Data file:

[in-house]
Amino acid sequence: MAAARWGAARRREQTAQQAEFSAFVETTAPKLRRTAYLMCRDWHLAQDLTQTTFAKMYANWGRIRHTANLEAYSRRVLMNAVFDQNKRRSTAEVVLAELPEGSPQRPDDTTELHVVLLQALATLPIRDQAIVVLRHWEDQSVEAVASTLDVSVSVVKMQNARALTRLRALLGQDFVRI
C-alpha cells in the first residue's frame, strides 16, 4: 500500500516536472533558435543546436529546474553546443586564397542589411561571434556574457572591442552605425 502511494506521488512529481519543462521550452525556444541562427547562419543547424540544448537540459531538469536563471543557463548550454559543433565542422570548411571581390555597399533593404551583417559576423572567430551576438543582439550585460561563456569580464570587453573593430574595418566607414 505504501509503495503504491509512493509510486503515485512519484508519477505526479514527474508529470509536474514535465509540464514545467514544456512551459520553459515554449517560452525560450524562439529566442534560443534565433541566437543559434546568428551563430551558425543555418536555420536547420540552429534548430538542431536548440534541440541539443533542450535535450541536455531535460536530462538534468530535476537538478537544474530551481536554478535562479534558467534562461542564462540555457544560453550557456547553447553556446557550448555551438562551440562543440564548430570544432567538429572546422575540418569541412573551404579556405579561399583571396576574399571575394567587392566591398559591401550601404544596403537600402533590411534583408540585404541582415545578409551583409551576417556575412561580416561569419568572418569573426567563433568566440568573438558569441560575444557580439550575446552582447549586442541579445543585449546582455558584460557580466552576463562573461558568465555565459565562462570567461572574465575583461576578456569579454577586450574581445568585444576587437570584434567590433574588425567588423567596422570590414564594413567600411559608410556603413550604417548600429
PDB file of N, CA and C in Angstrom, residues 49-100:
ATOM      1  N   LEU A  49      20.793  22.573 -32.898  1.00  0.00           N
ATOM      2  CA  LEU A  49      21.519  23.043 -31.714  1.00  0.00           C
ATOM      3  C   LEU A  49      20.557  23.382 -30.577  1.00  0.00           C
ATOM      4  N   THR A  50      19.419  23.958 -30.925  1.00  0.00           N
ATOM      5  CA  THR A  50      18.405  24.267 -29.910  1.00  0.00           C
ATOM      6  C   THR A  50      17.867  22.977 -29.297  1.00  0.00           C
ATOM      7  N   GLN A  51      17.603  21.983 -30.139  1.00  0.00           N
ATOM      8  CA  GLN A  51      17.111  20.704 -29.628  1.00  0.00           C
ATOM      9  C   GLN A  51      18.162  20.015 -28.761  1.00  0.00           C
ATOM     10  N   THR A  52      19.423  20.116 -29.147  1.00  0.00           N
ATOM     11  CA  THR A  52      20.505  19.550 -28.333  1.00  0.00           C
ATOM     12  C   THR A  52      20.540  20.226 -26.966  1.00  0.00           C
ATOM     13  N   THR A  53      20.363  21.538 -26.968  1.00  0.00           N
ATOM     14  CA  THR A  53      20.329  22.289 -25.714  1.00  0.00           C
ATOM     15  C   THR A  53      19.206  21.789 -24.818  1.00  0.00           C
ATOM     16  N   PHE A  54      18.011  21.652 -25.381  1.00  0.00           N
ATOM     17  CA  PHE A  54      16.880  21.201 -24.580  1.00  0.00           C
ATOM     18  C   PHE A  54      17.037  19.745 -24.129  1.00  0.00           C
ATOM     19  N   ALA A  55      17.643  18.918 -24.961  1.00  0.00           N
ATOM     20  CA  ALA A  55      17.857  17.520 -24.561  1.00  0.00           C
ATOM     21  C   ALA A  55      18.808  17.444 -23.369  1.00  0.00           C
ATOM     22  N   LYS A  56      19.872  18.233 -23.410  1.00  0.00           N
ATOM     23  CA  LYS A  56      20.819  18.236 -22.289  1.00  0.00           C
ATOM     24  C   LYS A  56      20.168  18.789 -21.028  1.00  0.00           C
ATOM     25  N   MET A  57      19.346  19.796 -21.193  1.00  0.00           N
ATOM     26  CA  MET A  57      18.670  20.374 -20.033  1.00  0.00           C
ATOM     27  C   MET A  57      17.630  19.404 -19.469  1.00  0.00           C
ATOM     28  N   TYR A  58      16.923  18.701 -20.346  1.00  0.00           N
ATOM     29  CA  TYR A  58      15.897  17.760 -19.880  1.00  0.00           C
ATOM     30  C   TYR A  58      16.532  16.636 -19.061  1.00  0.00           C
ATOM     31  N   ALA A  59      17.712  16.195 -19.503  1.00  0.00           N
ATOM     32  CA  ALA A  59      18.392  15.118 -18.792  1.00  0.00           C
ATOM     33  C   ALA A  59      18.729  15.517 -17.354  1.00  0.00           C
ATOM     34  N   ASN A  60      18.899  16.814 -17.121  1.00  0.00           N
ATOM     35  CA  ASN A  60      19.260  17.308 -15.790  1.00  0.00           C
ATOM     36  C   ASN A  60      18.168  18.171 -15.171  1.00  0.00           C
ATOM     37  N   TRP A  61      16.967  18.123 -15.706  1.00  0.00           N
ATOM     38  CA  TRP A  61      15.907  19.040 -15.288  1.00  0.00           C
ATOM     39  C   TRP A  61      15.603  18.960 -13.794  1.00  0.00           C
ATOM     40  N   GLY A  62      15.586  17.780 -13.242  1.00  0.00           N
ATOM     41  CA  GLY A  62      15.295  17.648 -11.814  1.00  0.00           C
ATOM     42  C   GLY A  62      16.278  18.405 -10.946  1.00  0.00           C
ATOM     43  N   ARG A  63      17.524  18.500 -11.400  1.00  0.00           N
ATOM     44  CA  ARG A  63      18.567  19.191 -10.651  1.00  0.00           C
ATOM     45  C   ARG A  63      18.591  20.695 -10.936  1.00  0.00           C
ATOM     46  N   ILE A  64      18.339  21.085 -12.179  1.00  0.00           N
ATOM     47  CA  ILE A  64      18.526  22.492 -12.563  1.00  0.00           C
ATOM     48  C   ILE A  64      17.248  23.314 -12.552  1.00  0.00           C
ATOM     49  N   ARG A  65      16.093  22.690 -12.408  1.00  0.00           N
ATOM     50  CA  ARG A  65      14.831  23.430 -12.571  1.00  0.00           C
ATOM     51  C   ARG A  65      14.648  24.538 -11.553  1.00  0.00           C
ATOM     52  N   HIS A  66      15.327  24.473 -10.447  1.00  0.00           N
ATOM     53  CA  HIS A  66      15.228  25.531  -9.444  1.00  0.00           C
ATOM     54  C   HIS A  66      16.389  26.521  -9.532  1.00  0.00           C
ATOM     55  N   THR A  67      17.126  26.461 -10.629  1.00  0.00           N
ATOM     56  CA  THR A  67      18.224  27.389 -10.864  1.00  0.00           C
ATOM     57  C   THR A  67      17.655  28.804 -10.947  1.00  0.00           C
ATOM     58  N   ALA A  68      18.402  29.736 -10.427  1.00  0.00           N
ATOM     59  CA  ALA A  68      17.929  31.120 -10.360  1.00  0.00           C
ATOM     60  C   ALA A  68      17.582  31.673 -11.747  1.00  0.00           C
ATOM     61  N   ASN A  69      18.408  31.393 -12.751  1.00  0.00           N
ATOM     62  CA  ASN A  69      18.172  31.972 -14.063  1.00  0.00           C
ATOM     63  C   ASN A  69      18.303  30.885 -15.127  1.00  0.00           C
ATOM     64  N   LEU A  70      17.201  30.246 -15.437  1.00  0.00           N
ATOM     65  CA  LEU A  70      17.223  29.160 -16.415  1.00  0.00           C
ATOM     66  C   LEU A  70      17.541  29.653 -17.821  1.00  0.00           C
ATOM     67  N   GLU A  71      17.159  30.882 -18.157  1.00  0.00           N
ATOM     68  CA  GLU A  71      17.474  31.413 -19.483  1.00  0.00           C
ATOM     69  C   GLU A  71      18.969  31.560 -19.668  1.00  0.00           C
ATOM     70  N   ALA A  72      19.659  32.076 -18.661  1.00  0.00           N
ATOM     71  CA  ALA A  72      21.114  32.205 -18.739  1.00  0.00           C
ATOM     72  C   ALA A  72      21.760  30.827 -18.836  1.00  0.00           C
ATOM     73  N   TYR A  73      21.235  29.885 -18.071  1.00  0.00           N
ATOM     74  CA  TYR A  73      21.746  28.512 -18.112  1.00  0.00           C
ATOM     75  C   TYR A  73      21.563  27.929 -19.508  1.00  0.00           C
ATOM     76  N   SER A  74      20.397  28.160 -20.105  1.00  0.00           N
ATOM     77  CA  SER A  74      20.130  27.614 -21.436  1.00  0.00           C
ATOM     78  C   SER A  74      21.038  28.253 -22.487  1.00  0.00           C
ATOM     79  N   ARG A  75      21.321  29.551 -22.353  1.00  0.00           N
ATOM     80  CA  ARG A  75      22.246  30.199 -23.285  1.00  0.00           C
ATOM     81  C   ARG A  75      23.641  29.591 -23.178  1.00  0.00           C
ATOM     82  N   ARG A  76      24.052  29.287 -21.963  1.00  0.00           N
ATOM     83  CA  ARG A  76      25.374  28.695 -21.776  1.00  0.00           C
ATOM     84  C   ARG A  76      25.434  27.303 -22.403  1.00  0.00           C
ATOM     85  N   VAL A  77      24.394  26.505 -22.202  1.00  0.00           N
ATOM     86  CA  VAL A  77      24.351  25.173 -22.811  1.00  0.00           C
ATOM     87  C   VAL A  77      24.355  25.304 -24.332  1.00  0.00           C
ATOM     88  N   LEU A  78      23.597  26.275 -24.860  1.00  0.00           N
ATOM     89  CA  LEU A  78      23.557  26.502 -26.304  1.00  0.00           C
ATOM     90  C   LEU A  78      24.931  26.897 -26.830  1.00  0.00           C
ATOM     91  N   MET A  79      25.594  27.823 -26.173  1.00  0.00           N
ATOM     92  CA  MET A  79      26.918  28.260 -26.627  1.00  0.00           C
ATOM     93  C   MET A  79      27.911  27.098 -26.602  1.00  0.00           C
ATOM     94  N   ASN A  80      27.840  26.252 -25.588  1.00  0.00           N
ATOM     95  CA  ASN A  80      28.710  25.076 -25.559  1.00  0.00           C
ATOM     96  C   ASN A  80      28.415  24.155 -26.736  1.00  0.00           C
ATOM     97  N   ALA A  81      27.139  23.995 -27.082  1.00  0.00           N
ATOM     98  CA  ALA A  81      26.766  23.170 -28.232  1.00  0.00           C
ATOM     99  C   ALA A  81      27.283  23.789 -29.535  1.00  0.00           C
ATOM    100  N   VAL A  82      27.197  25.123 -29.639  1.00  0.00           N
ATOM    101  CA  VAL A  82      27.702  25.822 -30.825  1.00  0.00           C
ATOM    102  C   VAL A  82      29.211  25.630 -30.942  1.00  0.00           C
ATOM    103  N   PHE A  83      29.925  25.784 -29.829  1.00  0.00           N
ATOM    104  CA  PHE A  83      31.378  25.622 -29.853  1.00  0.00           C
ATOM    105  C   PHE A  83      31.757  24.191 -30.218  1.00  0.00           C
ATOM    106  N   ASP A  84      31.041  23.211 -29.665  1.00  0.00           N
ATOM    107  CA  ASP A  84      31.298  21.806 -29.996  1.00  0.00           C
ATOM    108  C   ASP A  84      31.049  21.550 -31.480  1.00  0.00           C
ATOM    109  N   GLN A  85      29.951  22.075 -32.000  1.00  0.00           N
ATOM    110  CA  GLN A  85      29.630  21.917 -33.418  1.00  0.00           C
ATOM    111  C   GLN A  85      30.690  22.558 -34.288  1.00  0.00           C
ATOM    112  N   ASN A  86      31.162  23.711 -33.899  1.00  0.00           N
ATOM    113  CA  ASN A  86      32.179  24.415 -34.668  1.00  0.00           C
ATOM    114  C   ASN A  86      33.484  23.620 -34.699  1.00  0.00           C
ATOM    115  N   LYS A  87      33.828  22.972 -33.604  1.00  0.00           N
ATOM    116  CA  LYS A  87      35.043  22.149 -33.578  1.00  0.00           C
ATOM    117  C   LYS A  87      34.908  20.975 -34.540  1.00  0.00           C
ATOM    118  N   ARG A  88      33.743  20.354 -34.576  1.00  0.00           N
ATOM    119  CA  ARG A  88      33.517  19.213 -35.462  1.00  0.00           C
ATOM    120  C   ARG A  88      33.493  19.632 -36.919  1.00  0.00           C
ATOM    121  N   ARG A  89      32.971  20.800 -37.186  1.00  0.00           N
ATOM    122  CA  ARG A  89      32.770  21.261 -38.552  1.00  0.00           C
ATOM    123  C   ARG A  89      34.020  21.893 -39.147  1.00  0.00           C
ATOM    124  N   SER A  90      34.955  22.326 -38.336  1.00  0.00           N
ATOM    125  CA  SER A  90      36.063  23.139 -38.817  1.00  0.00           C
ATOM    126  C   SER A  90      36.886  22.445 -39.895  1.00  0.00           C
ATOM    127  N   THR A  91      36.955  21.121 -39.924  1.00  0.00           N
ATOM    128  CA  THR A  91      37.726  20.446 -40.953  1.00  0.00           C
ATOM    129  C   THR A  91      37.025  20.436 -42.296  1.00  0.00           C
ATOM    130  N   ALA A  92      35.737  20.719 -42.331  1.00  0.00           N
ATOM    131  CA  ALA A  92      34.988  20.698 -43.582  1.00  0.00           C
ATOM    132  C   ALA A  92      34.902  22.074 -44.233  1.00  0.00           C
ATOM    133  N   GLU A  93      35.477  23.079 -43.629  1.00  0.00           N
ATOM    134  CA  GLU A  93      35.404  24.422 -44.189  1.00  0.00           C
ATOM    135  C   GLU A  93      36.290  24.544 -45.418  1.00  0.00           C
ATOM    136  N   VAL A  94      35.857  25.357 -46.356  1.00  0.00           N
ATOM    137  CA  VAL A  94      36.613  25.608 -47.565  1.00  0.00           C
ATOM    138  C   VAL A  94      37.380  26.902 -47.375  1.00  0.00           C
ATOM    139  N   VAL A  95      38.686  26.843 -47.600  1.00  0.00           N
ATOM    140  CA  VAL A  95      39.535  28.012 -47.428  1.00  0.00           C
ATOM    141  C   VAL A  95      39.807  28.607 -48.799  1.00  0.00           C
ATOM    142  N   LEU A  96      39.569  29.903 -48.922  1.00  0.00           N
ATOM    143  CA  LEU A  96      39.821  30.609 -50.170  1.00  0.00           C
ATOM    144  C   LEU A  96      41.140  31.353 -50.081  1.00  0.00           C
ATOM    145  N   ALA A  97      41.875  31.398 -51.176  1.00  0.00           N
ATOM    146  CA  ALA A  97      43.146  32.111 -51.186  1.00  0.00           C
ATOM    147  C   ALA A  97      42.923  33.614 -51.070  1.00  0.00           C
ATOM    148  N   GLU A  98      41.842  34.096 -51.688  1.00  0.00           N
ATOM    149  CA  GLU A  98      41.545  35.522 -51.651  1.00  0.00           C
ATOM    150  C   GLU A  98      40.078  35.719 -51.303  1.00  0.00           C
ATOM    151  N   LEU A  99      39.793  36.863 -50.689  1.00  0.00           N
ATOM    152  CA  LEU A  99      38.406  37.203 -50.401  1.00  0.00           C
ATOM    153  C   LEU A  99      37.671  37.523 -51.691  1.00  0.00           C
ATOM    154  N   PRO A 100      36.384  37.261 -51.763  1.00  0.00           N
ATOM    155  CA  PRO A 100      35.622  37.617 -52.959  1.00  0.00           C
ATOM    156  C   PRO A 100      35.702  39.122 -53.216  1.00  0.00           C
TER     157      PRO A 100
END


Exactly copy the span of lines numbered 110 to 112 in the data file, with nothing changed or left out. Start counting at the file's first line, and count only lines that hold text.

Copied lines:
ATOM    106  N   ASP A  84      31.041  23.211 -29.665  1.00  0.00           N
ATOM    107  CA  ASP A  84      31.298  21.806 -29.996  1.00  0.00           C
ATOM    108  C   ASP A  84      31.049  21.550 -31.480  1.00  0.00           C